After 28 horses drown, new stallion to be introduced

Leroy, a stallion that was once part of the Cedar Island wild horse herd, will be used next spring to begin rebuilding the herd, which lost 28 horses to Hurricane Dorian-related storm surge. (Cheryl Burke photo)

CEDAR ISLAND — A manager of the Cedar Island wild horse herd said more than half the animals are presumed dead due to Hurricane Dorian-related storm surge.

Manager Woody Hancock of Cedar Island said Wednesday he has been unable to account for 28 of the 49 horses that comprised the wild herd. Numerous dead horses have been spotted.

“We’ve accounted for 21 horses and we know the rest are dead,” he said. “We may never find some of the bodies.”

The horses, related to the better-known herds on Shackleford Banks and Corolla, have roamed wild on small marsh islands just off Cedar Island or near the state ferry terminal for years, according to Mr. Hancock.

There are also wild cattle roaming in the same area. Many of the cattle are presumed dead, as well.

“We found one (cow) body,” he said.

Mr. Hancock thinks the sudden and rapidly rising storm surge during Hurricane Dorian Sept. 5-6 caused the animals to drown.

“Normally the tide would rise slowly, giving the horses time to get to higher ground. This time, when the wind shifted, the tide rose 7.5 to 8 feet in an hour and a half, and it was early morning. I am sure they were grazing in the marsh and the tide caught the horses off guard. They couldn’t get to higher ground in time,” Mr. Hancock said.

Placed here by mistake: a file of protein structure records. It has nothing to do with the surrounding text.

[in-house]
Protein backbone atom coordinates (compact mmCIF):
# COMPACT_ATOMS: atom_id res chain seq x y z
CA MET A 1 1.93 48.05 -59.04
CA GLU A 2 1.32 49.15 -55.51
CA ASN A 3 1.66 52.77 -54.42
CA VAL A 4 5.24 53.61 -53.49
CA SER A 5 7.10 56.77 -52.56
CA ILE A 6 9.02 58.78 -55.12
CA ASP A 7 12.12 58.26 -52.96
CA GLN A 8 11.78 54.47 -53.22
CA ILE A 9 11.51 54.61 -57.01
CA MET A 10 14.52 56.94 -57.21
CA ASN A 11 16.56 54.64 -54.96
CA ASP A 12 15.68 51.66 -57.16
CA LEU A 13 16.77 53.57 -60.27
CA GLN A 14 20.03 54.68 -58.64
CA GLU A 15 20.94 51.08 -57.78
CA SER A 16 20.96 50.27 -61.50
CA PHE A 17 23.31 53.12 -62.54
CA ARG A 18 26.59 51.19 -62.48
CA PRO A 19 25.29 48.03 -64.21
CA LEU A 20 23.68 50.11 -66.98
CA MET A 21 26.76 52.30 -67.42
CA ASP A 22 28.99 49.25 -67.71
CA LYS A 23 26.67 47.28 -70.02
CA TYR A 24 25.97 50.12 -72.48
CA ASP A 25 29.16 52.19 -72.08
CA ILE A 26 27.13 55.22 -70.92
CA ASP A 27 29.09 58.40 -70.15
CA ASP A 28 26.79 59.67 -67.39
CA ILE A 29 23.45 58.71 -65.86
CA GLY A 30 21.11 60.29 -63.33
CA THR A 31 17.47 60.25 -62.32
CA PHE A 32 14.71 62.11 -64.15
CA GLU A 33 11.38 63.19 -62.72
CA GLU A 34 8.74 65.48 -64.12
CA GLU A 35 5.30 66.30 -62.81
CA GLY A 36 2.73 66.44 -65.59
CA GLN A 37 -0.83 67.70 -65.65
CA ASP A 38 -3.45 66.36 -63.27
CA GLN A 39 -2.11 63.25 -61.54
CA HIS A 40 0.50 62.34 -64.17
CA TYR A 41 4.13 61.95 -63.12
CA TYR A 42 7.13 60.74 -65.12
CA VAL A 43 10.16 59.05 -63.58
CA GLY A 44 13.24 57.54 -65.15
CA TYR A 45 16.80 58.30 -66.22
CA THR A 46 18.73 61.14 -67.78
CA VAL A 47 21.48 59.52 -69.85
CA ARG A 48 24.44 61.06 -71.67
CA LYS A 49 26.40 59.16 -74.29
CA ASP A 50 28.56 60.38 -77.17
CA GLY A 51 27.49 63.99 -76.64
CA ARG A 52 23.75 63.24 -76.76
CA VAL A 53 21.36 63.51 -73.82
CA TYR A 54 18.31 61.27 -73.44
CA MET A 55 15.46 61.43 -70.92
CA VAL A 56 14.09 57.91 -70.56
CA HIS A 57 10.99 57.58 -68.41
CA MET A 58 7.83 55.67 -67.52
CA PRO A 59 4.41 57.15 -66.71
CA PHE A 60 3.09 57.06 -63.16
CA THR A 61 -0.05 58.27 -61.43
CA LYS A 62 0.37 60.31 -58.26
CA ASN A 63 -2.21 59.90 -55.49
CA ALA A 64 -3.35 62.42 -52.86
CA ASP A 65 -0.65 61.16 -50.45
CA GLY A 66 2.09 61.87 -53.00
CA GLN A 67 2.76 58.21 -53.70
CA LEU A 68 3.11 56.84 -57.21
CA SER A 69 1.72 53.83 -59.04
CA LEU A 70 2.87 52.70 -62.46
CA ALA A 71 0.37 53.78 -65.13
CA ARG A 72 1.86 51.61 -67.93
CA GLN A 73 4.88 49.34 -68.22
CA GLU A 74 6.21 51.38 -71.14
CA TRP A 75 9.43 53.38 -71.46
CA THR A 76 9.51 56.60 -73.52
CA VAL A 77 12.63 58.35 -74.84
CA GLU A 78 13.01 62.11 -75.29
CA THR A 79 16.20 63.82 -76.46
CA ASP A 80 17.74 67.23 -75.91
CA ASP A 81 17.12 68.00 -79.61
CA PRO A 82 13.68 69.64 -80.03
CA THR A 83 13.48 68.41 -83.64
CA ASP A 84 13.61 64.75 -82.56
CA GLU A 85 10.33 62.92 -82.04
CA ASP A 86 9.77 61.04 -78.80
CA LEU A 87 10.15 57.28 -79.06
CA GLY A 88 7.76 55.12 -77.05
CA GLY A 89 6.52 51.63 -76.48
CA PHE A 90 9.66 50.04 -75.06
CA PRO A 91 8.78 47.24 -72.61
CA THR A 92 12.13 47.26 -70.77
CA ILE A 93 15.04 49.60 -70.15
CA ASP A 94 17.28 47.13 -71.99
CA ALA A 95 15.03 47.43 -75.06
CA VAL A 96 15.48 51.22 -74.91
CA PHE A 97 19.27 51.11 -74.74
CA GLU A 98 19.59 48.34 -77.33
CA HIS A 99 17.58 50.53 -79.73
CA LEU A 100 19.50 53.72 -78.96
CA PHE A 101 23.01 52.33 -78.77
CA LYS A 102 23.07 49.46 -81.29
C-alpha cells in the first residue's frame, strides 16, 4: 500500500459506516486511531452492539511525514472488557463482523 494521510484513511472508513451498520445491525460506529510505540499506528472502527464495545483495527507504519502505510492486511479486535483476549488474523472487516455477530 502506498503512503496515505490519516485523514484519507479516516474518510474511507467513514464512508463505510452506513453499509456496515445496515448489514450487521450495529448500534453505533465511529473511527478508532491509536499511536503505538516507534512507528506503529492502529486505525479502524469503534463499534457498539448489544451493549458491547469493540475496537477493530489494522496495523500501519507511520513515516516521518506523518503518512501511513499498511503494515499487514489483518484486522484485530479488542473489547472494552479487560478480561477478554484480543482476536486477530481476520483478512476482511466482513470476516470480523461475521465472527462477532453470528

While news of the loss has devastated many in the small island community, Mr. Hancock said he and other local residents who oversee the herd plan to rebuild its population.

“We still have 21 left,” Mr. Hancock said. “I have a stallion from the herd and we plan to reintroduce him back into the population.  There’s also a gentleman in South Carolina that has two stallions from the herd that we can bring back if needed. We’ll build the herd back up.”

Mr. Hancock said of the 21 remaining horses, there are 13 mares and eight geldings, which are castrated male horses.

Mr. Hancock said there have been questions about why the community didn’t remove the horses prior to the storm.

“People need to remember these are wild horses and they are spread out. That would be like trying to transport the herd off Shackleford Banks. It would be impossible to track down all the horses and transport them out in time. In (the) 25 years since we started this herd, this is the first time we’ve had a storm surge like this. Prior to Dorian, we’ve only lost two horses during a hurricane.”

The history of the Cedar Island herd goes back to about 25 years ago to when Mr. Hancock said he had two mares from the herd at Shackleford Banks, which is managed by the National Parks Service.

Years ago the NPS would hold annual round ups of the Shackleford herd to manage the group and provide medical checks. If there were too many horses, some would be removed from the island and put up for adoption through the Foundation for Shackleford Horses Inc.